Attempting to creep up a dark steep on-ramp of the Oklahoma highway, I watched my plucky teenage friend go from a spirited adventure-seeker to a cursing, crying mess as the VW stalled and would not start. Traffic backed up, horns honked and her mother yelled condescending phrases helpful words of encouragement out the window in the chaperone car behind us. That night, Kim uttered such a profane string of curse words, I wondered if my petite friend had been temporarily taken over by the ghost of a longshoreman.

Just as we were losing hope and wondering if our Keds-clad feet would be strong enough to push the car out of the way, the motor sprang to life and we lurched forward, up the ramp and in to the flow of traffic. Though we should’ve been squealing and shouting with delight, there was complete silence. As I watched my friend grip the wheel and focus on the road, I did the only thing I could think of to break the wall of tension, I opened the glove compartment, shouted, “Twinkie Time” and held the yellow pastries in the air. Kim laughed and the color returned to her face. As we ate our victory treat, we recounted the long three-minutes spent on the highway ramp that felt more like three hours. We also tried to remember her entertaining string of expletives.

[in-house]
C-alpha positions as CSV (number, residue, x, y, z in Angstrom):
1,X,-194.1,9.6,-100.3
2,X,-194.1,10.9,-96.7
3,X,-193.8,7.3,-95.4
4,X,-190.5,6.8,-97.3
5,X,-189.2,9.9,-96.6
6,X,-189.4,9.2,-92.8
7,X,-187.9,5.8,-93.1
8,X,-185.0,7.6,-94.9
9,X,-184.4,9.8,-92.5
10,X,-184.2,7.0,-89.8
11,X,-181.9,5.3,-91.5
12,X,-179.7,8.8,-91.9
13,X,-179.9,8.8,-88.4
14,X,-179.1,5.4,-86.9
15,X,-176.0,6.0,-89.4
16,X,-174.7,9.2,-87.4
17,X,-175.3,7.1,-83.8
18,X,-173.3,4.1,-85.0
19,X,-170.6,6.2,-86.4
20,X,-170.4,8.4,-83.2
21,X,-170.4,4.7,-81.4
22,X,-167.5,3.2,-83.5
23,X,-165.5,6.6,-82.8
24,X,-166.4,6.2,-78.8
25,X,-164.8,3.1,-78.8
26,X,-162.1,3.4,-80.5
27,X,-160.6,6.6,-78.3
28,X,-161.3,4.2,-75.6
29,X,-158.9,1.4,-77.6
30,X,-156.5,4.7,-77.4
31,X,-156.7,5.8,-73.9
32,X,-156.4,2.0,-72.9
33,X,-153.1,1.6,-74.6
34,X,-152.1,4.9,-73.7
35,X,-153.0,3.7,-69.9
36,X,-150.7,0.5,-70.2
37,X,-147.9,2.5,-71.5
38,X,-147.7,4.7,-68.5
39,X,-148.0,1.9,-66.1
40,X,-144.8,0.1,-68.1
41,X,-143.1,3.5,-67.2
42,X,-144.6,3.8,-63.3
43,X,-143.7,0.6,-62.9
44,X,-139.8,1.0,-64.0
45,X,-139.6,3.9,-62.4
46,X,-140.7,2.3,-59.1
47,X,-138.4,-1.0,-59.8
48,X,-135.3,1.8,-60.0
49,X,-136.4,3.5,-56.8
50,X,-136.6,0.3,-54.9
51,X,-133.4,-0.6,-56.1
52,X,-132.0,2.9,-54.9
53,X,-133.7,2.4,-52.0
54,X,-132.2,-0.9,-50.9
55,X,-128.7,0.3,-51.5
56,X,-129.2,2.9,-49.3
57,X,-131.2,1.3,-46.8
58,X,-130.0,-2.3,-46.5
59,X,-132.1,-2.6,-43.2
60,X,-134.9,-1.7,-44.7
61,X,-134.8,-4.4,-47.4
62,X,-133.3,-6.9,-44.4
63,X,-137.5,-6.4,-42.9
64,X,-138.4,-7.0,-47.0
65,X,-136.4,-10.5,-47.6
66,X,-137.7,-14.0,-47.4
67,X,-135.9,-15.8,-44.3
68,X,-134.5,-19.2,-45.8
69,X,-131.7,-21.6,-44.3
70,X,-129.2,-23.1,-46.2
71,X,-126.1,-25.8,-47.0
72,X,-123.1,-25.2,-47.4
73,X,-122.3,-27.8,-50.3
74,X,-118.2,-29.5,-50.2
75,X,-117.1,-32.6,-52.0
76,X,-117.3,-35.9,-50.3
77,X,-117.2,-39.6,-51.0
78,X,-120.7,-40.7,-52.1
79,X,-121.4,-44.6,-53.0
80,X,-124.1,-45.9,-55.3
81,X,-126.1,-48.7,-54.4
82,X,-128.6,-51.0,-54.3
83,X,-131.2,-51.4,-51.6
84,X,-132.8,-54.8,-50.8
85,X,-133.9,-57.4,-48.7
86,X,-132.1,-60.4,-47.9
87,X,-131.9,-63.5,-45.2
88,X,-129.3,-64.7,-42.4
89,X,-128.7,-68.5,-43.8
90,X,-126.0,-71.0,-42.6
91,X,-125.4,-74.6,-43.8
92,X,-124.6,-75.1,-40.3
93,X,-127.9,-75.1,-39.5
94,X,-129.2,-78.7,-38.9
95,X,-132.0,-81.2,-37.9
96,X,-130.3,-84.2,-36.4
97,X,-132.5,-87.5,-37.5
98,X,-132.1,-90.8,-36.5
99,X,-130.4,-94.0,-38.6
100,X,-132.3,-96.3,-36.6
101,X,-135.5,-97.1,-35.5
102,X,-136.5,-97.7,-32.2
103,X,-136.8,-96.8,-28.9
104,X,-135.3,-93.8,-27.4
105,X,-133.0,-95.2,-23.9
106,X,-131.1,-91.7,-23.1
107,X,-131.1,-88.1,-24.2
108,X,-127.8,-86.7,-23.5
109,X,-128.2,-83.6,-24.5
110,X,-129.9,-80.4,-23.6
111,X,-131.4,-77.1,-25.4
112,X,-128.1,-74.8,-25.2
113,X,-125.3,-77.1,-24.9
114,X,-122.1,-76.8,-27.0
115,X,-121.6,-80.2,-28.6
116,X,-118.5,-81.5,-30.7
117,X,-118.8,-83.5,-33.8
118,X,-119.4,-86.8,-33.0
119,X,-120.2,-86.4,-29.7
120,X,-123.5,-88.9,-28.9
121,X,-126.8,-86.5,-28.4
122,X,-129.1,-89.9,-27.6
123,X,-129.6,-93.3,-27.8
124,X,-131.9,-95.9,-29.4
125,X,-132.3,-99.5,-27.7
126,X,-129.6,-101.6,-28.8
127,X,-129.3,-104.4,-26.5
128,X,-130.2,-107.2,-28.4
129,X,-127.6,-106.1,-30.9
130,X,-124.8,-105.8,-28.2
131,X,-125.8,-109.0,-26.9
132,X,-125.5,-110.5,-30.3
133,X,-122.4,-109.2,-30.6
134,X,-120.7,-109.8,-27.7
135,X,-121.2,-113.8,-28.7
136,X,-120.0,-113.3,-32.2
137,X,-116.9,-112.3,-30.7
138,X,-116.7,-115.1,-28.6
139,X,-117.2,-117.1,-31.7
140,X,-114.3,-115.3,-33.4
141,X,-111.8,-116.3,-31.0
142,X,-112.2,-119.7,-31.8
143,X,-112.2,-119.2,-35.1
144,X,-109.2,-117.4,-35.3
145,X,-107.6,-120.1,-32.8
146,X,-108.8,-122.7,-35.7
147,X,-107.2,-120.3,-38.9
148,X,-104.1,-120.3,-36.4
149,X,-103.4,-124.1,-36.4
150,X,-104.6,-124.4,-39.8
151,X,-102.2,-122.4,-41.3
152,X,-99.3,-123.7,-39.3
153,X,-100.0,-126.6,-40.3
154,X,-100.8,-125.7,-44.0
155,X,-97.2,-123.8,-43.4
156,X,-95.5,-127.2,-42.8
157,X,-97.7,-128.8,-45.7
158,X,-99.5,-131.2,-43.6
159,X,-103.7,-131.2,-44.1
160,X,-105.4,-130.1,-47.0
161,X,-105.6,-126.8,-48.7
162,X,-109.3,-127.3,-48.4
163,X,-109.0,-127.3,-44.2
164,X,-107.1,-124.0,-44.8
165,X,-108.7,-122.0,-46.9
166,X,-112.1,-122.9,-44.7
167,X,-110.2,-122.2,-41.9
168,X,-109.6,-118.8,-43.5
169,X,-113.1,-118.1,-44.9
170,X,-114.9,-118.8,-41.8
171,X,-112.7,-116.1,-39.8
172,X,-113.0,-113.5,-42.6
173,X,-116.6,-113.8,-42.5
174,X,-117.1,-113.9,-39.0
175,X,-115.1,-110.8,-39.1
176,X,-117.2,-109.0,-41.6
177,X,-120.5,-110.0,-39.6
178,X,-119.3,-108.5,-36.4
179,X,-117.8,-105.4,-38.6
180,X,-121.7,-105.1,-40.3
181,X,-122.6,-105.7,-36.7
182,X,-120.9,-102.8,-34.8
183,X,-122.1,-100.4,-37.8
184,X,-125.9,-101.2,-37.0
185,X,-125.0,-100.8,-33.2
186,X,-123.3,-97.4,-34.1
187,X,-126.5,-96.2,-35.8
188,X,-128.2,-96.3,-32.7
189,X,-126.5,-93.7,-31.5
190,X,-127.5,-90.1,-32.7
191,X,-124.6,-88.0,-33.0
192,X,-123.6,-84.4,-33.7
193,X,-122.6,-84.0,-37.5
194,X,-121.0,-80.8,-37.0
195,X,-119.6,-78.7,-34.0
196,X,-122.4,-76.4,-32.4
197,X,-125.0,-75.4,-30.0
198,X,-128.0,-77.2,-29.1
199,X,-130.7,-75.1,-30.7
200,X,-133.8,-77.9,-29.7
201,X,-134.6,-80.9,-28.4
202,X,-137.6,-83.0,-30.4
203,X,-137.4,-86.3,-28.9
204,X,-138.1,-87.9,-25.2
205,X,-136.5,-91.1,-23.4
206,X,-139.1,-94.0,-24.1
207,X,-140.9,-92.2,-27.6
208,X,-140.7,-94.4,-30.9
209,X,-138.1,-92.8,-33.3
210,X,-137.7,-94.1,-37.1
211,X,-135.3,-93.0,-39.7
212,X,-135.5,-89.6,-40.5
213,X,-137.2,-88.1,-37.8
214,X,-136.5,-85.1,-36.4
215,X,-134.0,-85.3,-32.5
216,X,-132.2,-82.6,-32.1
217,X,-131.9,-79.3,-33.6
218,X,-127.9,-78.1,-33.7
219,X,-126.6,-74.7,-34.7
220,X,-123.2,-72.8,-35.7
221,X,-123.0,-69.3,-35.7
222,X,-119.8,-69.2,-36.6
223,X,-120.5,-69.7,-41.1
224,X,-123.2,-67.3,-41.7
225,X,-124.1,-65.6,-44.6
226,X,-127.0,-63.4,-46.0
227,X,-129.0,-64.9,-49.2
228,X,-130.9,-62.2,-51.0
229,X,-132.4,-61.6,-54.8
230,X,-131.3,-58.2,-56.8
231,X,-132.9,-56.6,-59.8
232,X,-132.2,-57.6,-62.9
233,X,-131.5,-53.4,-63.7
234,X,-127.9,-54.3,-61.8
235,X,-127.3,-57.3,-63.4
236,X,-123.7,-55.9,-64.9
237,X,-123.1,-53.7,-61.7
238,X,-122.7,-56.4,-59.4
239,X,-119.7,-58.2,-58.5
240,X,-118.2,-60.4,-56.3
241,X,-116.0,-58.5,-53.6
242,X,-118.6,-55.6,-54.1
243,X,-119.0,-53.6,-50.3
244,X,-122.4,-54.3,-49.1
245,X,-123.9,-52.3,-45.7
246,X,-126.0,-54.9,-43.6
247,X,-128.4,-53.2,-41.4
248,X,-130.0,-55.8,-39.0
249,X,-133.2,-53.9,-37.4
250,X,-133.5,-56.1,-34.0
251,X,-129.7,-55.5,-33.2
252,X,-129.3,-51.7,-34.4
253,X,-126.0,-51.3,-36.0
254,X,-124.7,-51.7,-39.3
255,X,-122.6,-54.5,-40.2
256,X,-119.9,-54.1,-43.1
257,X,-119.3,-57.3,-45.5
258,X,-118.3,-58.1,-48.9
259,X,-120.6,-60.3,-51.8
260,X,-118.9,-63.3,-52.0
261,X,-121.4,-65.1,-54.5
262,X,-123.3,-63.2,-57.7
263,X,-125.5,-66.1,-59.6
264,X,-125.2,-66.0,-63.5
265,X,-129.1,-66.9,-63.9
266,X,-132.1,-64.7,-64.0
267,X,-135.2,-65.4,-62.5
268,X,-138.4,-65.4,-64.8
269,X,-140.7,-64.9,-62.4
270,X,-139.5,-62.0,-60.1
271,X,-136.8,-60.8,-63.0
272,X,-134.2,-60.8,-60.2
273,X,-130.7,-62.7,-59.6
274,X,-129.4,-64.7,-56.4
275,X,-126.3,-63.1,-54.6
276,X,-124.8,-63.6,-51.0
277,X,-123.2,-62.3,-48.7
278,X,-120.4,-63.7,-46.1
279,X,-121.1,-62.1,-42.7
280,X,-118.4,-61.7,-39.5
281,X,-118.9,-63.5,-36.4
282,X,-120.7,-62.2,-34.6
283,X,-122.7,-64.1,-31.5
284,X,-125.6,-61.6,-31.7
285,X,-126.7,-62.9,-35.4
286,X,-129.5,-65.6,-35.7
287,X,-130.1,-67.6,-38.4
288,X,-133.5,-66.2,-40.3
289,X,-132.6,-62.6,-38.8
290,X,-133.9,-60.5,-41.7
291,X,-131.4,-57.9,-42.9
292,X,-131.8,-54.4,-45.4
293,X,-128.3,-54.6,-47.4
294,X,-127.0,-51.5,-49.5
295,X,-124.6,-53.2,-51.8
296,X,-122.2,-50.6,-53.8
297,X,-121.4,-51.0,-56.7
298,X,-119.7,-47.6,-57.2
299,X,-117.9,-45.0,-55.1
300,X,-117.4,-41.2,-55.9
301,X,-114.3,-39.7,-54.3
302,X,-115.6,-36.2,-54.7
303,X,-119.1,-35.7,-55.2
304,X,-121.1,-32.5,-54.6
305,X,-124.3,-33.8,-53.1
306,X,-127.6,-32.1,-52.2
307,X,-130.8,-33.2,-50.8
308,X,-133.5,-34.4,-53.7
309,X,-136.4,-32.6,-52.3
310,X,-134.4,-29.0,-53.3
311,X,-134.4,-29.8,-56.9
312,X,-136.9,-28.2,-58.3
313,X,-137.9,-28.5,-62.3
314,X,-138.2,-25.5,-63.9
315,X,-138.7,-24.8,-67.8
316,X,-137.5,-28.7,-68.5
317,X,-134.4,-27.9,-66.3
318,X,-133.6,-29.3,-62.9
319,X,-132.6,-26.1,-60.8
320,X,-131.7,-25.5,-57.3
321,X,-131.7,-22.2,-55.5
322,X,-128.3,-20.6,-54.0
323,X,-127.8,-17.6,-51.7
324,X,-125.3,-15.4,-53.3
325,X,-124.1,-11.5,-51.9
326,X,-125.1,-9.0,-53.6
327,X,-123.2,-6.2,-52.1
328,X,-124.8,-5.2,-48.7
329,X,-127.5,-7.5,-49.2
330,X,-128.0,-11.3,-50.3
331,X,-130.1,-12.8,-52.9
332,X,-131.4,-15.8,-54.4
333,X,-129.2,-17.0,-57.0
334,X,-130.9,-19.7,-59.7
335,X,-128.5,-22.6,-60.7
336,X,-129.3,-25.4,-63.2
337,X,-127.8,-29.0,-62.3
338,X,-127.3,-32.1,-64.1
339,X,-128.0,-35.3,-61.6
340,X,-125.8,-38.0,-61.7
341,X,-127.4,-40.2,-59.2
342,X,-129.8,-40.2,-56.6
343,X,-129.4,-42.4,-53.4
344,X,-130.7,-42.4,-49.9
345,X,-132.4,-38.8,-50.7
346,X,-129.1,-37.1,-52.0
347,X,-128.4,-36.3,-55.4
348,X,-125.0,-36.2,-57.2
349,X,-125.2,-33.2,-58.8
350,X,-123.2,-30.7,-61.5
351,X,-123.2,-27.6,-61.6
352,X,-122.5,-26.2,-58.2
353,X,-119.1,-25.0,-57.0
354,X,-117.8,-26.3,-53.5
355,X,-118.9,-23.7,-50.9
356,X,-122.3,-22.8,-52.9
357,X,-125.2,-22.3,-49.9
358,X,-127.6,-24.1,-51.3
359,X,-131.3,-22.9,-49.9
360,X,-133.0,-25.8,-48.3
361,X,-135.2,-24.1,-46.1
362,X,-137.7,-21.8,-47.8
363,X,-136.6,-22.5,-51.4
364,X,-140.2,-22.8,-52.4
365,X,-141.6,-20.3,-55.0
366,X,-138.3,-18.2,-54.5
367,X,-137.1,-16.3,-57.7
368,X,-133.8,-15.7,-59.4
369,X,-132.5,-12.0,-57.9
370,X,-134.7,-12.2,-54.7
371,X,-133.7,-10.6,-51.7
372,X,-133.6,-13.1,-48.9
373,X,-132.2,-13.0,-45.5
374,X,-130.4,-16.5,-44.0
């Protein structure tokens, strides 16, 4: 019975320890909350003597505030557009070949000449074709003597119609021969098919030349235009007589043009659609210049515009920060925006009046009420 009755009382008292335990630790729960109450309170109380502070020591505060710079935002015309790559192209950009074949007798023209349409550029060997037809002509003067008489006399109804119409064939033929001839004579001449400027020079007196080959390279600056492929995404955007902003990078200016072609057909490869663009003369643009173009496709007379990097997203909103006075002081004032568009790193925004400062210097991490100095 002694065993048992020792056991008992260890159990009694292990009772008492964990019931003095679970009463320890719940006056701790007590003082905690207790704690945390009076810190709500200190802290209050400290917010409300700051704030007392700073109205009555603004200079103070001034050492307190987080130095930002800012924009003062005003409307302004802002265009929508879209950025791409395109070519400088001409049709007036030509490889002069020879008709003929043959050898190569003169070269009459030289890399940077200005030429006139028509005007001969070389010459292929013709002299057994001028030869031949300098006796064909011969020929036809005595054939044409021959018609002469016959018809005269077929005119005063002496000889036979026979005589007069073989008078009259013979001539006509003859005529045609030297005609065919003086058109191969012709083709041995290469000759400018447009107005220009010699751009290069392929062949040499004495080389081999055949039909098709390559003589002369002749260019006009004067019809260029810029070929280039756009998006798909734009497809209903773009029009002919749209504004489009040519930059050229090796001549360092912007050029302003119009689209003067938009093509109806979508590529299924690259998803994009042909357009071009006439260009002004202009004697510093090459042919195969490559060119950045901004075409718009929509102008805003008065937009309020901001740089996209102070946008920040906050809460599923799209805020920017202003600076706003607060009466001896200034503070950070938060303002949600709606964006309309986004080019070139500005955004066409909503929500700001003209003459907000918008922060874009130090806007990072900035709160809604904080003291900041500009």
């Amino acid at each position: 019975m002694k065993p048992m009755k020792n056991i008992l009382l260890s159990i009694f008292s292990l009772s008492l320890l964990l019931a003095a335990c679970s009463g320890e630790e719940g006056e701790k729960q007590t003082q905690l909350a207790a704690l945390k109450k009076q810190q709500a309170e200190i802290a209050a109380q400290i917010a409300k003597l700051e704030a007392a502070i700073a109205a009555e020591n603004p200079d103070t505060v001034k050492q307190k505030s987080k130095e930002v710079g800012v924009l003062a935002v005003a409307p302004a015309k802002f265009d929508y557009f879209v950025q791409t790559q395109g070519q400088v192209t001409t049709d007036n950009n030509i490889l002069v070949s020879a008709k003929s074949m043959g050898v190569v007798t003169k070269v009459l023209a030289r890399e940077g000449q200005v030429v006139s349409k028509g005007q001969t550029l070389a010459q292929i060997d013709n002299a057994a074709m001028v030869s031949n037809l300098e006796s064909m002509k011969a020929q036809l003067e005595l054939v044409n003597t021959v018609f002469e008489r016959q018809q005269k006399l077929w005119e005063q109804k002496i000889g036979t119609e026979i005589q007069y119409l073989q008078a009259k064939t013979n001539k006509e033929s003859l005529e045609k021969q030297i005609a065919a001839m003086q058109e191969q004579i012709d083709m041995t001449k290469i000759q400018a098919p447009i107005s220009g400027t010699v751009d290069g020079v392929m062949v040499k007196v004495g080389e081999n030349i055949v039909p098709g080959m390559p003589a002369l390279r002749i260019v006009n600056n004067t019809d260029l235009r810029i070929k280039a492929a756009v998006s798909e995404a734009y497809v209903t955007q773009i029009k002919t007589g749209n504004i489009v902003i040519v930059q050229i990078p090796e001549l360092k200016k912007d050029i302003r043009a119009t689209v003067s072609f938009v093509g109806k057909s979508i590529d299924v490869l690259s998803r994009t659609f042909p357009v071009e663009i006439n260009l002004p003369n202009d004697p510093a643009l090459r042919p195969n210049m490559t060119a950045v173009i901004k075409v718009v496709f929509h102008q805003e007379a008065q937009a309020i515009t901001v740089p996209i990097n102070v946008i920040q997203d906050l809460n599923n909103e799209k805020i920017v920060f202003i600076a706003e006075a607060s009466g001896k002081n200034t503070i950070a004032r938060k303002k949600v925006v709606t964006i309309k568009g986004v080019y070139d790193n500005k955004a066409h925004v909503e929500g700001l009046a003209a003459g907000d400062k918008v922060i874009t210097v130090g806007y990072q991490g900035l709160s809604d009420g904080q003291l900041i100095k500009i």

This time, the tears that fell were from laughter, not frustration.

Thank you, Hostess. Not only for the tasty pastries you created, but the indelible memories, as well.

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2 thoughts on “How Twinkie The Kid Saved A 1980s Road Trip

  1. Yes! I was hoping my favorite HoHo addicted friend would weigh in on the end of the Hostess era, and you did not disappoint! I had forgotten all about Twinkie Time when we went to retrieve the pregnant roller skate, as your mom called it. All I had remembered was the fear of God, my mother, and 100 angry Oklahomans while trying to get the car to do more than lurch and stall. Oh, and I vaguely recall you questioning me further on my stick shift driving experience, which consisted of Joni allowing me to drive her car around the Twin Lakes parking lot for approximately 5 minutes. Thank goodness for Twinkies! It looks like we could have used a couple in the picture. Was that at the all night senior sleepover? Thank you for reminding me of this Twinkie nostalgia!

  2. You mean Hostess makes Zingers too?!
    I’m screwed! My only consolation albiet a snarky one was “Fine, I like Zingers better anyway.”
    Twinkies with icing=Better.
    Need donuts now.